Newt Gingrich announced his candidacy for the presidency only a few days ago, but already he has managed to antagonize fiscal conservatives—precisely the bloc he needs for the nomination—by slamming Paul Ryan’s budget plan as too “radical.”
“I don’t think right-wing social engineering is any more desirable than left-wing social engineering,” he said on Meet the Press yesterday, alluding to Ryan’s plan for Medicare. “I don’t think imposing radical change from the right or the left is a very good way for a free society to operate.”
The problem, said Gingrich, is that the plan isn’t moderate enough. “I’m against Obamacare, which is imposing radical change, and I would be against a conservative imposing radical change.”
It’s an interesting stance for Gingrich to take, especially since he rose through the Republican ranks by embracing the sort of daring proposals that he’s now criticizing.
“We will not make it through your lifetime without radical change,” he told a group of college students back when he first began fighting for welfare reform as House Republican whip in 1992. “You’re either going to force the changes, or your generation is going to suffer a long, steady decline in the quality of life.”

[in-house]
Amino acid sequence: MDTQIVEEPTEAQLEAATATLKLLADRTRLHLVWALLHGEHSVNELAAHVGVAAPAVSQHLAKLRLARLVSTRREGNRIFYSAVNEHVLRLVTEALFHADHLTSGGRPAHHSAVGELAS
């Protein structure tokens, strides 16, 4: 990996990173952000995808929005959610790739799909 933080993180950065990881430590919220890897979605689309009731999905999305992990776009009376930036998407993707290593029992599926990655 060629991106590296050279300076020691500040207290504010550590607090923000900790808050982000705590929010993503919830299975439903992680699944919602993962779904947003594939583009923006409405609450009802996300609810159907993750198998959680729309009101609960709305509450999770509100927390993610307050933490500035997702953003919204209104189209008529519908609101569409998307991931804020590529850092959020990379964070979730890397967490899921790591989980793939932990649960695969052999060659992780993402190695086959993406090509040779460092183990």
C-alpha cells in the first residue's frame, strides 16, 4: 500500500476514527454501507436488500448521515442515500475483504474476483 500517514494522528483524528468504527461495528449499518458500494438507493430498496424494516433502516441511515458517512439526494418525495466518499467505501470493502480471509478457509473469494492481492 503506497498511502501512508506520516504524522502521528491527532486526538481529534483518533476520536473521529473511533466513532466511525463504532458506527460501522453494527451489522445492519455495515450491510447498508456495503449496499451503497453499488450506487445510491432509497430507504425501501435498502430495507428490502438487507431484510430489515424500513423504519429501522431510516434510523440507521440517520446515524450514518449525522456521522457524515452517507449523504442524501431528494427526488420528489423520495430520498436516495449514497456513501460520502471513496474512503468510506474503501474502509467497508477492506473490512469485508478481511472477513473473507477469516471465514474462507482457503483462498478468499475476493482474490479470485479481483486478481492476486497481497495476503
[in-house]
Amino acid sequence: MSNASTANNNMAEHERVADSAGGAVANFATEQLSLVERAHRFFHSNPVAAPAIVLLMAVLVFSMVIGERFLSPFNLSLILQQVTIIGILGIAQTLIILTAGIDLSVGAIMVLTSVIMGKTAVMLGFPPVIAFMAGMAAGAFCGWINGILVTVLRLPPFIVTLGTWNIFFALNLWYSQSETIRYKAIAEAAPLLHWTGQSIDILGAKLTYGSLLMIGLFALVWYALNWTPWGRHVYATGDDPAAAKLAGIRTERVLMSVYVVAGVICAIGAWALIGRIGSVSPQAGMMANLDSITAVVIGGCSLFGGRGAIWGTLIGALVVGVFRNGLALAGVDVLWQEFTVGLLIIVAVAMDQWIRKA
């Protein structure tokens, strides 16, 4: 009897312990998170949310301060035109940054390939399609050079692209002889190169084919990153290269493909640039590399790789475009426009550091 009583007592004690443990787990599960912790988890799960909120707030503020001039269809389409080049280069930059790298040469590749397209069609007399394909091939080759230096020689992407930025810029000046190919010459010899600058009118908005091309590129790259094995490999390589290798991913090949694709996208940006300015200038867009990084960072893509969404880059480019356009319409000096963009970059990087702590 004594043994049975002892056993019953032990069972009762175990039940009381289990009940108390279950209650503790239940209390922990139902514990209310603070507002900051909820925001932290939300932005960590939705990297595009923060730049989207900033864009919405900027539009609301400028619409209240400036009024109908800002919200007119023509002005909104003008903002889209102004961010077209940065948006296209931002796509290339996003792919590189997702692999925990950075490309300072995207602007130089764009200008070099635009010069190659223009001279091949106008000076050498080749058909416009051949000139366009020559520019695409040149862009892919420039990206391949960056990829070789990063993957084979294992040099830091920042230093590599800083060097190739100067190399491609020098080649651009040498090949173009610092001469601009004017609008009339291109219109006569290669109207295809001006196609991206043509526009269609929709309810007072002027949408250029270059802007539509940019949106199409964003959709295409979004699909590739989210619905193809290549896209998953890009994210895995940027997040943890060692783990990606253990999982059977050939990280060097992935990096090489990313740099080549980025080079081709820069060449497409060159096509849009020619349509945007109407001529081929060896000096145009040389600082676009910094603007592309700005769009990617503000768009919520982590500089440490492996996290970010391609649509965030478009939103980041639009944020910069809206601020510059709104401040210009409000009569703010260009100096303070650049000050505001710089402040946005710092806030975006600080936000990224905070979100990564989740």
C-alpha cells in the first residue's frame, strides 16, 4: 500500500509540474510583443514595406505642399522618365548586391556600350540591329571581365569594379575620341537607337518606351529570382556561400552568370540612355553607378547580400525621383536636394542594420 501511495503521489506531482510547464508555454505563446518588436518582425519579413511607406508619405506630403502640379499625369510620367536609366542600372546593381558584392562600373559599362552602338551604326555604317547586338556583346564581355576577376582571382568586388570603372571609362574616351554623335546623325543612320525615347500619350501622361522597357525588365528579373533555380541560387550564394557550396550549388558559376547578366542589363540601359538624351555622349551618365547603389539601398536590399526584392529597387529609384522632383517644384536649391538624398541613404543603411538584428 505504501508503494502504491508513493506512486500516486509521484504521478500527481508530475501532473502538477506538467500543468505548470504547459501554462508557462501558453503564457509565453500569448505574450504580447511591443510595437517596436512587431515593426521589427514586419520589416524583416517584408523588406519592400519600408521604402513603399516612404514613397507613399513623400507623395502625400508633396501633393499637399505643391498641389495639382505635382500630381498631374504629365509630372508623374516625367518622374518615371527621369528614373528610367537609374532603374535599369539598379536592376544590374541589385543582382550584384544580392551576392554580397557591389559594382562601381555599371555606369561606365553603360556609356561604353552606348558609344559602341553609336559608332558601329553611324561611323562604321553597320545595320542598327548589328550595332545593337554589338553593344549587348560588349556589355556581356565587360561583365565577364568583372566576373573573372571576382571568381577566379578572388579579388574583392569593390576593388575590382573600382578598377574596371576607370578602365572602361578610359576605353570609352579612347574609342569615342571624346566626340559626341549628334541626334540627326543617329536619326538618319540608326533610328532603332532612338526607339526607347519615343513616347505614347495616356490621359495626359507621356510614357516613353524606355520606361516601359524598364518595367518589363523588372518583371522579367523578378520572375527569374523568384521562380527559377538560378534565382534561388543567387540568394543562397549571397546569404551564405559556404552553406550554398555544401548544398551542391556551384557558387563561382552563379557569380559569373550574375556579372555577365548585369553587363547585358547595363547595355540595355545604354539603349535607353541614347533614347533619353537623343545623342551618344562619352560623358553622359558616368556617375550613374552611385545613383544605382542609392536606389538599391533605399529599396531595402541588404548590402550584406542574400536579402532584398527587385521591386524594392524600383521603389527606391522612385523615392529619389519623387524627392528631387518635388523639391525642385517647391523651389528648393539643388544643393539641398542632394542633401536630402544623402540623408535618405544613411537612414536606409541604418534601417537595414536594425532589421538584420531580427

Thanks to his tenacity, welfare reform ended up becoming one of his biggest successes as a politician. And his boldness inspired a generation of future political activists, including some of the current Republican lawmakers in congress.
If Gingrich wants to criticize Ryan’s plan on its merits he is right to do so, but he’s wrong to dismiss the plan out of hand simply because he believes it’s “radical.” As was the case with welfare reform, radical solutions are necessary when the times call for them. The younger Gingrich understood this, but almost two decades later, the older one no longer seems to.